Bio & Life Sciences Government

How the FDA’s Best Intentions Are Slowing the Genomics Revolution

(Image via Shutterstock)

(Image via Shutterstock)

Even as life-science companies pound out DNA sequencing improvements fast enough to make the computing industry look downright sedentary, the industry has been hindered in implementing its many advances so they can help patients in clinical settings.

One major cause is the U.S. Food and Drug Administration, which has asserted it will regulate these next-generation sequencing tools—but has not yet decided what will be regulated, how evaluations will take place, or when this oversight might kick in. With widespread uncertainty about the regulatory environment, companies developing genomic products for clinical use have been in limbo, and the venture capitalists who haven’t fled the space are tightening their belts. (For an excellent look at FDA’s waffling in other areas, check out this article about regulation of medical apps.)

At the recent Advances in Genome Biology & Technology conference in Marco Island, Fla.—a mecca for the cutting-edge sequencing technology community—one brave FDA official aimed to shed light on the agency’s approach to these tools.

The FDA’s Zivana Tezak, a science and technology expert in the agency’s Office of In Vitro Diagnostics and Radiological Health, deserves credit just for standing in front of the crowd of die-hard technologists and clinicians. Her message began with a reminder that there is no final guidance yet on new DNA sequencing tools and ended with a call for more minds in the brainstorm: “We really do need help in trying to get this right,” she told the audience.

Between those not-quite-comforting sentiments, Tezak highlighted the challenges her agency faces in trying to establish a regulatory framework that will work across sequencing platforms and the many different types of tests that might run on them. For one thing, DNA-based tests that have been approved by the FDA—there are more than 200 of them so far, Tezak said—are primarily single-gene tests. In these cases, a disease is widely accepted to be caused by a change in just one of the 20,000-plus genes in the human genome. Determining whether that gene is normal or mutated is relatively straightforward.

However, the majority of diseases are thought to be caused by complex interactions among many genes. Tests that examine several genes at once are more likely to turn up incidental results or variations whose significance is not yet understood than are single-gene tests. (An incidental finding, such as discovering someone’s risk of developing Alzheimer’s when you were looking for risk of heart disease, is a major challenge for regulators.) Consequently, assessing the reliability, precision, and safety of these tests is far more complicated than it is for currently regulated tools. On the other hand, the agency aims to ensure that it doesn’t set the bar impossibly high; “it doesn’t have to be perfect,” Tezak said.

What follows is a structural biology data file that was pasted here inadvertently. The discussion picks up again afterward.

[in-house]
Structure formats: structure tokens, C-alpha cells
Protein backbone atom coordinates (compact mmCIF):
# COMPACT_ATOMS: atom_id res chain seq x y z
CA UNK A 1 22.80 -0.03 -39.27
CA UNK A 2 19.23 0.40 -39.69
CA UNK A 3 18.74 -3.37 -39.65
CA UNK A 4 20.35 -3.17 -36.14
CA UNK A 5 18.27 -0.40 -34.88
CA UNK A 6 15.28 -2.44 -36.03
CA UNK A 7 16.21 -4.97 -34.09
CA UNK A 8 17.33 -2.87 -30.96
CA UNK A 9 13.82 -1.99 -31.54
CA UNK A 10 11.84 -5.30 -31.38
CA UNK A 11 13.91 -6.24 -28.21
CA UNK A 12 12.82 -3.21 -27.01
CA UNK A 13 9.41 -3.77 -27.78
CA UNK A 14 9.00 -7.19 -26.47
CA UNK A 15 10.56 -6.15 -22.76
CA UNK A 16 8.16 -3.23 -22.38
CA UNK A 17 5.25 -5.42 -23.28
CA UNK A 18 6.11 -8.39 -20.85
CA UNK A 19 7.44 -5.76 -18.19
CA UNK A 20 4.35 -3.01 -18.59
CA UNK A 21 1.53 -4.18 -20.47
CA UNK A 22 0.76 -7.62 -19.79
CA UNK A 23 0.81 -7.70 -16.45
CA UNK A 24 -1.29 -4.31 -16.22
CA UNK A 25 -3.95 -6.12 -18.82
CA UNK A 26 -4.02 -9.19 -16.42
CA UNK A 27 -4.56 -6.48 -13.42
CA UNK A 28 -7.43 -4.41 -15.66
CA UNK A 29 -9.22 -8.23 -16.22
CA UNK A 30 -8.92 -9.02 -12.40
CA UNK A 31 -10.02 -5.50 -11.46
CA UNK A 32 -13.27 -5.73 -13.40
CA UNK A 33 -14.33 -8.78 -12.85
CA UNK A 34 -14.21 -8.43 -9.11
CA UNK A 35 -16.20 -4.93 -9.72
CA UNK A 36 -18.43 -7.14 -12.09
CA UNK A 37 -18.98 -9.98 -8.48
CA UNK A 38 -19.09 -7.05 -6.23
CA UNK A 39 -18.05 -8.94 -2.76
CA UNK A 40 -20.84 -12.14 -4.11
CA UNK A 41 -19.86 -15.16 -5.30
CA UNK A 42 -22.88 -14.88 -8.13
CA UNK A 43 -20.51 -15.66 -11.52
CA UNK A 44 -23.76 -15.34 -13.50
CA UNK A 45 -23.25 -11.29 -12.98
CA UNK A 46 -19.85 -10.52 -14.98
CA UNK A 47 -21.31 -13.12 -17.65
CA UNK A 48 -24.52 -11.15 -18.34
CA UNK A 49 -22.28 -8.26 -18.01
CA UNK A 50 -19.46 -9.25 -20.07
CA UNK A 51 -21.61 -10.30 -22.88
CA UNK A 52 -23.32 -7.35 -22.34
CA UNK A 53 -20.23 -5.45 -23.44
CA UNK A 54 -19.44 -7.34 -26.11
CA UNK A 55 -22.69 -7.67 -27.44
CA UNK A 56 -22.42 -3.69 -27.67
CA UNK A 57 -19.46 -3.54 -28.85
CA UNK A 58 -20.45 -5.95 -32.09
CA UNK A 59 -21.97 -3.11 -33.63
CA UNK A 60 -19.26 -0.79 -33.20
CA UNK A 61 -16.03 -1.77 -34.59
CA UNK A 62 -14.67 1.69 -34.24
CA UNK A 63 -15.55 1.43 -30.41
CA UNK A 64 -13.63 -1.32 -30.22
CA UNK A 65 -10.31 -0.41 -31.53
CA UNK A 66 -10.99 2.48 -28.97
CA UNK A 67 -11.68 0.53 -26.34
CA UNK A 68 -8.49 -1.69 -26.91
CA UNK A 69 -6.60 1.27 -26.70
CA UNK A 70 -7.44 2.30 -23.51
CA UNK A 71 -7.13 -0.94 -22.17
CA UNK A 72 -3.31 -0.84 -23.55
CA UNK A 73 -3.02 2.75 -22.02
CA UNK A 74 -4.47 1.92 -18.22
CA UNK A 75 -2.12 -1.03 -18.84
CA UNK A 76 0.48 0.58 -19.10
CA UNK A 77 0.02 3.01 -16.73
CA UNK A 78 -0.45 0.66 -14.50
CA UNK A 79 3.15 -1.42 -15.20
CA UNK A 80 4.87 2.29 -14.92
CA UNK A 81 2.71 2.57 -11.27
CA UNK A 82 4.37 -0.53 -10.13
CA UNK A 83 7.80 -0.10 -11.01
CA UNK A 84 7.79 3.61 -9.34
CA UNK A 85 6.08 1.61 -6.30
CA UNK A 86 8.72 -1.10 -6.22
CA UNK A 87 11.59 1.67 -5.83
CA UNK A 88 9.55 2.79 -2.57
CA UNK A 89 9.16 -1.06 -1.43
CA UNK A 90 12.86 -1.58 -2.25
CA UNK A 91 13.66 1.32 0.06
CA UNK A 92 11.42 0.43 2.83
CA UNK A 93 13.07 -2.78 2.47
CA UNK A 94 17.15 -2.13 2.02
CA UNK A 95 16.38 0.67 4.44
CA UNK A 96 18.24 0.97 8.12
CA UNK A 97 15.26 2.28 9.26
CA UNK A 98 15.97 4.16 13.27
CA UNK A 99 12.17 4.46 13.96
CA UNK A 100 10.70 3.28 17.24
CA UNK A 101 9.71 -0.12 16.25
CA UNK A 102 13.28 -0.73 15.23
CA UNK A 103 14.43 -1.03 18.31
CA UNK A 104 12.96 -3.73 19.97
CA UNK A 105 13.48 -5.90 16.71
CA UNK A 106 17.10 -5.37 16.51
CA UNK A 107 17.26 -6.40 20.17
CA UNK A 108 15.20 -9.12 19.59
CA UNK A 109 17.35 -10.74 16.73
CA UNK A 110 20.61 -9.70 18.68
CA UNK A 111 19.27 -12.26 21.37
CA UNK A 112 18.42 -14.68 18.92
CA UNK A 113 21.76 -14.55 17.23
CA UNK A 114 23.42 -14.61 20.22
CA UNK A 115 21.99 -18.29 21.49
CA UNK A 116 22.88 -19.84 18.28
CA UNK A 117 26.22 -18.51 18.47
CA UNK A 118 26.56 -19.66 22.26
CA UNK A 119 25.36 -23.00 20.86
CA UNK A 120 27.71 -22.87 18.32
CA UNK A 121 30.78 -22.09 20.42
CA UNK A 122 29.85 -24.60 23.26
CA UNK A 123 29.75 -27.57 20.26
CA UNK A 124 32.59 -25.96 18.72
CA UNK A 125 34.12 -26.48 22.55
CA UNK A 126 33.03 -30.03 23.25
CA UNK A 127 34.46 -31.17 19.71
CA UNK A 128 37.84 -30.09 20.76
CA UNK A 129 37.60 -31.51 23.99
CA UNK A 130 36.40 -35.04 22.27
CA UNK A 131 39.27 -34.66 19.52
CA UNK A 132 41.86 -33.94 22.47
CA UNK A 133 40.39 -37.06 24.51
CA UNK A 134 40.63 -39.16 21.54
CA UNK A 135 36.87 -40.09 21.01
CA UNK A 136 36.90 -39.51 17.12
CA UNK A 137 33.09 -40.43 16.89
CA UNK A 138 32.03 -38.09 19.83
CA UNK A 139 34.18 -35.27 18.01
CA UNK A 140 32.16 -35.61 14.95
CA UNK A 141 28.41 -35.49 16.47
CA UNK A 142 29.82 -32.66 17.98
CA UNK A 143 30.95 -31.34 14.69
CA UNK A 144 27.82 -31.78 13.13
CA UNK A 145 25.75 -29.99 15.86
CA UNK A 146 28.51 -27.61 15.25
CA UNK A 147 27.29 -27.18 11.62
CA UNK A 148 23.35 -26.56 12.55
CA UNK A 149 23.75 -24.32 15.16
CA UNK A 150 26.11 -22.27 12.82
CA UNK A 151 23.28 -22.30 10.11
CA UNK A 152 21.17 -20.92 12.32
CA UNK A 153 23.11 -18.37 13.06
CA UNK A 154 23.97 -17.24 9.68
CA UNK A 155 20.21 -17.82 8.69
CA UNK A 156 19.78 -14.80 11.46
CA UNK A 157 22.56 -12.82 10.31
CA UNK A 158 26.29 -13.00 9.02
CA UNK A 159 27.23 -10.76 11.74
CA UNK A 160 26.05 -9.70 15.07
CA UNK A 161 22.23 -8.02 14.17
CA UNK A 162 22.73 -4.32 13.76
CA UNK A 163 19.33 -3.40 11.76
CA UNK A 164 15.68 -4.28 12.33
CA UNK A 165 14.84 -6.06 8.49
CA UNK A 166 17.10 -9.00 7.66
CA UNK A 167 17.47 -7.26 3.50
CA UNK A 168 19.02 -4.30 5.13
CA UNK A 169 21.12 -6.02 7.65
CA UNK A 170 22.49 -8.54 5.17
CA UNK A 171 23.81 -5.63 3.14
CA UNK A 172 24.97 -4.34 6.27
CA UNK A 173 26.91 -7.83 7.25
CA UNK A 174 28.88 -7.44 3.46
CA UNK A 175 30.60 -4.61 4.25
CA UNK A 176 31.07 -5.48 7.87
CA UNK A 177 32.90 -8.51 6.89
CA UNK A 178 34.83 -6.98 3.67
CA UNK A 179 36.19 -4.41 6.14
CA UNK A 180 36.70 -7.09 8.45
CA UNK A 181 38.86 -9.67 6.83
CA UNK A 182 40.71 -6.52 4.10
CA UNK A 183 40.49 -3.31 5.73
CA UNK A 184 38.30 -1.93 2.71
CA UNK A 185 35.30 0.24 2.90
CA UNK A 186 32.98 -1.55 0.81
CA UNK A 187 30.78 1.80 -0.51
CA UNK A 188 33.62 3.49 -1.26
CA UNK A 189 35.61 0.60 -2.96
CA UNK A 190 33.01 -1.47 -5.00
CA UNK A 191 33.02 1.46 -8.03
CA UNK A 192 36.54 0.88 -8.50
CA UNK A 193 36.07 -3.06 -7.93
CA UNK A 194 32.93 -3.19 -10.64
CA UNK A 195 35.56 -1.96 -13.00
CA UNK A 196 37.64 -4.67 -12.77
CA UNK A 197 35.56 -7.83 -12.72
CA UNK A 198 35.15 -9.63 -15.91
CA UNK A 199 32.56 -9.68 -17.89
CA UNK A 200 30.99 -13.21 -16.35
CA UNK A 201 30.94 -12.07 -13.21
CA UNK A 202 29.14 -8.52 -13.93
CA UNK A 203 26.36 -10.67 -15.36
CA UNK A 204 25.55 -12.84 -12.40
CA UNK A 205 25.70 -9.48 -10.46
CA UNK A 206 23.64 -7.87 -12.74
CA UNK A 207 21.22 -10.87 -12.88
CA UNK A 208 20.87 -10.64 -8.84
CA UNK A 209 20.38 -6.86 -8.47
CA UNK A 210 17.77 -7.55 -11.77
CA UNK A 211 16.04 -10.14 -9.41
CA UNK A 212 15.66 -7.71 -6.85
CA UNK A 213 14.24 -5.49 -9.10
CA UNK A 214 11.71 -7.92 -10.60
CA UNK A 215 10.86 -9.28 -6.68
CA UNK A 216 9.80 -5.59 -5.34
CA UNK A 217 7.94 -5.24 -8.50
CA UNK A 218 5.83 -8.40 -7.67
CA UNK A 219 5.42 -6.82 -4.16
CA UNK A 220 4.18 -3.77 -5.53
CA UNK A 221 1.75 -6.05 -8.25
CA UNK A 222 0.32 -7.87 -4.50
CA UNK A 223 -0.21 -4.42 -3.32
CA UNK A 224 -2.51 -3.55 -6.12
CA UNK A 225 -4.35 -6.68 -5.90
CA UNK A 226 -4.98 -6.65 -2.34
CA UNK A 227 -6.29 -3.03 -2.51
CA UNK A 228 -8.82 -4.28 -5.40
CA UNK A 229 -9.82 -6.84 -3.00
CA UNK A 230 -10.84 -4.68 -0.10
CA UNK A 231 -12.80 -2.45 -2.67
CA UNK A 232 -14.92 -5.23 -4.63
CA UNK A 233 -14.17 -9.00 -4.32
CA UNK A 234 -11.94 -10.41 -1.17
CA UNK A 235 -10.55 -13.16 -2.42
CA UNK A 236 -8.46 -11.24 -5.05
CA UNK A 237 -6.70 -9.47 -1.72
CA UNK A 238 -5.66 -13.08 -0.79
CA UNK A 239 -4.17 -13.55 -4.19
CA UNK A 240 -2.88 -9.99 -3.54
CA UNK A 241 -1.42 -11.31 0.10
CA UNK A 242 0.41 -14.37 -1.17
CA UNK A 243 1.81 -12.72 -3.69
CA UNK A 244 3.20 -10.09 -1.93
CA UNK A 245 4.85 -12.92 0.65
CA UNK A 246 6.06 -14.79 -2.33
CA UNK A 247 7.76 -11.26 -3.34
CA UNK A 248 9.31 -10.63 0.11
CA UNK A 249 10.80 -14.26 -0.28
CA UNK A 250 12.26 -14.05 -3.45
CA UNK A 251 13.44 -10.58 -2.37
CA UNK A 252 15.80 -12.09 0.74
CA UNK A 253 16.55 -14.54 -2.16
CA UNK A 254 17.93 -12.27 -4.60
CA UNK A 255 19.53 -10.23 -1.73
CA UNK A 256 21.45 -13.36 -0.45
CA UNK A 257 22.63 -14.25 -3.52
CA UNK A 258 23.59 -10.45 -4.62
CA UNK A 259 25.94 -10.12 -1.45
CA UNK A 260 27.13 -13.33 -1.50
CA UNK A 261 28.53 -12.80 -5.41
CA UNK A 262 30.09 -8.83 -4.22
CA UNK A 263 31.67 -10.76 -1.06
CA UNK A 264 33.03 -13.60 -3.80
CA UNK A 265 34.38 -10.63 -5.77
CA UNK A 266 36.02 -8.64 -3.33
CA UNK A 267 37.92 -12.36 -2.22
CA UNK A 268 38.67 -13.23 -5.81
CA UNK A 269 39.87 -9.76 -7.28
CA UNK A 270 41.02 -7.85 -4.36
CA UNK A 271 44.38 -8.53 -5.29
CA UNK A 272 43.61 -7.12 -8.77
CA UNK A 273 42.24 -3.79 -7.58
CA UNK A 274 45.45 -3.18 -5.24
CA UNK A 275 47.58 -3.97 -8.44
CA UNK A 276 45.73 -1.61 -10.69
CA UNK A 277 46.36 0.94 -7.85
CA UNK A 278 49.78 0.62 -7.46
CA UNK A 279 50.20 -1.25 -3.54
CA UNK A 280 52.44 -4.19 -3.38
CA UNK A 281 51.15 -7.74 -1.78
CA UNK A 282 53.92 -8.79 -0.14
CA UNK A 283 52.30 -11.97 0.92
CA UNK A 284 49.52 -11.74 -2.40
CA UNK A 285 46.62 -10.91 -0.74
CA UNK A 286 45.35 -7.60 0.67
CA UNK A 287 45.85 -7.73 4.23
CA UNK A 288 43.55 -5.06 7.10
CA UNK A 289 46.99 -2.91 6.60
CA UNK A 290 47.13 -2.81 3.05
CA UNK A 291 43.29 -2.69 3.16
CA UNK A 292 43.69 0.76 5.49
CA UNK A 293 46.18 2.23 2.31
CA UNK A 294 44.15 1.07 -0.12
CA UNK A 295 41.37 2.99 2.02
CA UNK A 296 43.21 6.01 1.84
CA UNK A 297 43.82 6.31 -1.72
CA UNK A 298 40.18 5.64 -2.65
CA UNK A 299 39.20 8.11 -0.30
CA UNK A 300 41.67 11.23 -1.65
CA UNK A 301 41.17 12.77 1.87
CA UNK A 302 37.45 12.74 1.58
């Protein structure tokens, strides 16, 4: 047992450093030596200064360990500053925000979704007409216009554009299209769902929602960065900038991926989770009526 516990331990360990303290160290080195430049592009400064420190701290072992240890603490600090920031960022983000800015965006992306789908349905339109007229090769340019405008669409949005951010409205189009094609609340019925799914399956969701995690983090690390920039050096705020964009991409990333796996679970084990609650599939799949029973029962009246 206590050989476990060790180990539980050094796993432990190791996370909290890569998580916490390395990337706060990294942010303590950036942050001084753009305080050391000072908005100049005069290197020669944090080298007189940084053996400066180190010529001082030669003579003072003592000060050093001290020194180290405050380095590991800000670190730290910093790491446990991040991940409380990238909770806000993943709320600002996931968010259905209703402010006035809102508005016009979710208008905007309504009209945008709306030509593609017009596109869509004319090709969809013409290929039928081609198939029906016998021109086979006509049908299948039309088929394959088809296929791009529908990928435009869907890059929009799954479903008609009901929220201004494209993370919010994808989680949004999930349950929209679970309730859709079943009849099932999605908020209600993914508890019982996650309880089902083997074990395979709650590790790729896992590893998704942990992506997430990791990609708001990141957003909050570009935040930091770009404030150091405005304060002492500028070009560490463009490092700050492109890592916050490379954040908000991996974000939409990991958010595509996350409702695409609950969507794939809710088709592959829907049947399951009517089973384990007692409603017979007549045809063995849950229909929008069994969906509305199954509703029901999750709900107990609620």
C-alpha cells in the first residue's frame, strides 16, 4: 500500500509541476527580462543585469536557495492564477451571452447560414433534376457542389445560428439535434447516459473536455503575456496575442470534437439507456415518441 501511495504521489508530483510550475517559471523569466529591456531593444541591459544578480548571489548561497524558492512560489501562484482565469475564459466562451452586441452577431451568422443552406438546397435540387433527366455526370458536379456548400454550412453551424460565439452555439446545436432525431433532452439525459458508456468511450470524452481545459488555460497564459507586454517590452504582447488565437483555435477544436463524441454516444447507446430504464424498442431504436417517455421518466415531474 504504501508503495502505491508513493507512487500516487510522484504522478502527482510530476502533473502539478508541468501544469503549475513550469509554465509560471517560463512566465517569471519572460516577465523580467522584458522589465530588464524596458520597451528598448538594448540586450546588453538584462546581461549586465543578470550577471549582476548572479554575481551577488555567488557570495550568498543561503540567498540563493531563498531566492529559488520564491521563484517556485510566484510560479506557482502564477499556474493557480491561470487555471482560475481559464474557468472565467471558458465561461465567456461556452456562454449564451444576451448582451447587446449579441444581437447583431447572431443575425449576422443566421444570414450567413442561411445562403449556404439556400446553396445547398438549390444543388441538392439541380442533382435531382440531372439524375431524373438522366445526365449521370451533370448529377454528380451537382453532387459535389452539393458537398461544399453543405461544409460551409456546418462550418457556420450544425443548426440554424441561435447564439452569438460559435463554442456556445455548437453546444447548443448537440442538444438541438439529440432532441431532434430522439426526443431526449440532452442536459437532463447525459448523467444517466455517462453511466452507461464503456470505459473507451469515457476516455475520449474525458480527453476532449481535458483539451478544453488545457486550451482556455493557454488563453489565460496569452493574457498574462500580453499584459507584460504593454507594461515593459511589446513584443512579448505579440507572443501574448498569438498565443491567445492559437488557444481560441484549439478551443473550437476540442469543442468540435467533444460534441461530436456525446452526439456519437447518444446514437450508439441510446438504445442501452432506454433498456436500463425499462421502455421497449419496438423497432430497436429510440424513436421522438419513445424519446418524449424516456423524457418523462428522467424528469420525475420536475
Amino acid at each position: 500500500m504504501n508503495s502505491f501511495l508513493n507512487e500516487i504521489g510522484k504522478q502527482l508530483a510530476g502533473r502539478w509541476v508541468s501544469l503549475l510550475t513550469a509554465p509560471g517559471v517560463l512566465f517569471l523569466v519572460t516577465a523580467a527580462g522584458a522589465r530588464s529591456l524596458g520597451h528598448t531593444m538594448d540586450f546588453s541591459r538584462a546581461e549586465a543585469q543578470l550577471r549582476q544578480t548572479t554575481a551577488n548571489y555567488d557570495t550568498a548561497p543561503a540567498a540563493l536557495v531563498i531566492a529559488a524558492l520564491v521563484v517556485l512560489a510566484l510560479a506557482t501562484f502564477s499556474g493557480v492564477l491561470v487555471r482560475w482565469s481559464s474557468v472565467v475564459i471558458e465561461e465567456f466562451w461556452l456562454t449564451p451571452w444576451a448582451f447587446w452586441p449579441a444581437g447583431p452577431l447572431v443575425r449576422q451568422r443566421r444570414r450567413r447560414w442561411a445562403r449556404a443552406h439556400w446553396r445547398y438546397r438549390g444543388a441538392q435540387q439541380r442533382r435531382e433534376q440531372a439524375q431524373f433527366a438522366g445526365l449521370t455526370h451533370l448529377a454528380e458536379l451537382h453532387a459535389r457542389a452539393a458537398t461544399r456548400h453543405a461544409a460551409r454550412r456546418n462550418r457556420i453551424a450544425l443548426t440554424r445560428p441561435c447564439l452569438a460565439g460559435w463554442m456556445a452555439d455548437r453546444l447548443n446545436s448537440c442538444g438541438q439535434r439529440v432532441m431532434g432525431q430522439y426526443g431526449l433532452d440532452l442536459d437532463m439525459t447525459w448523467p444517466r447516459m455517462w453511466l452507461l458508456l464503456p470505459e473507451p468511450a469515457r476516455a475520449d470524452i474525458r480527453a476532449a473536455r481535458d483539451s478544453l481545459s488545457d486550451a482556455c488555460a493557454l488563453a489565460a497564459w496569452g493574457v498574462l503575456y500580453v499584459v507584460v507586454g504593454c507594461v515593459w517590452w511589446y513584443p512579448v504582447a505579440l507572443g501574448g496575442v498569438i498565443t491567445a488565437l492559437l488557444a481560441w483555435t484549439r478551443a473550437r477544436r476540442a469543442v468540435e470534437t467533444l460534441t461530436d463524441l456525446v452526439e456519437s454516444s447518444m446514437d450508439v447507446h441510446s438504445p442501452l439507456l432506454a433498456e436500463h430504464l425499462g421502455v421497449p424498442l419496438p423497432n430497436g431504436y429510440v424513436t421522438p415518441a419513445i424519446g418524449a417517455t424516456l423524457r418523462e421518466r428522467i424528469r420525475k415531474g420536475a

Throughout its years of trying to offer guidance, the FDA has done a good job of encouraging feedback from the community. Tezak said the agency is “considering” some suggestions that have emerged through that process, such as the recommendation to evaluate sequencing platforms separately from the tests that will be run on them.

She and her colleagues are engaged in initiatives with the National Institute of Standards and Technology, the National Institutes of Health, and the Centers for Disease Control and Prevention to establish much-needed reference tools that will help standardize the evaluation process. They are also seeking a unified database of clinically relevant DNA variants that would help with unknown and incidental findings. Such a database could be useful in FDA oversight of analysis and interpretation tools used for sequencing-based tests.

Separately from the progress in sequencing, interpretation software for generating reports for physicians is immature. These types of reports would explain the DNA results or make recommendations for treatment. Such analysis tools will themselves be subject to close scrutiny from the FDA, but at the moment there is little clarity on how the agency will regulate them.

Though Tezak did not provide the black-and-white guidelines the life-science industry desperately wants, at least the FDA has made enough progress to offer this kind of public presentation. It is also important to remember that the agency is working to keep people safe, not to impede progress. But try explaining that to the many patients whose condition could be improved right now if only these genomic technologies were getting into the clinic faster.

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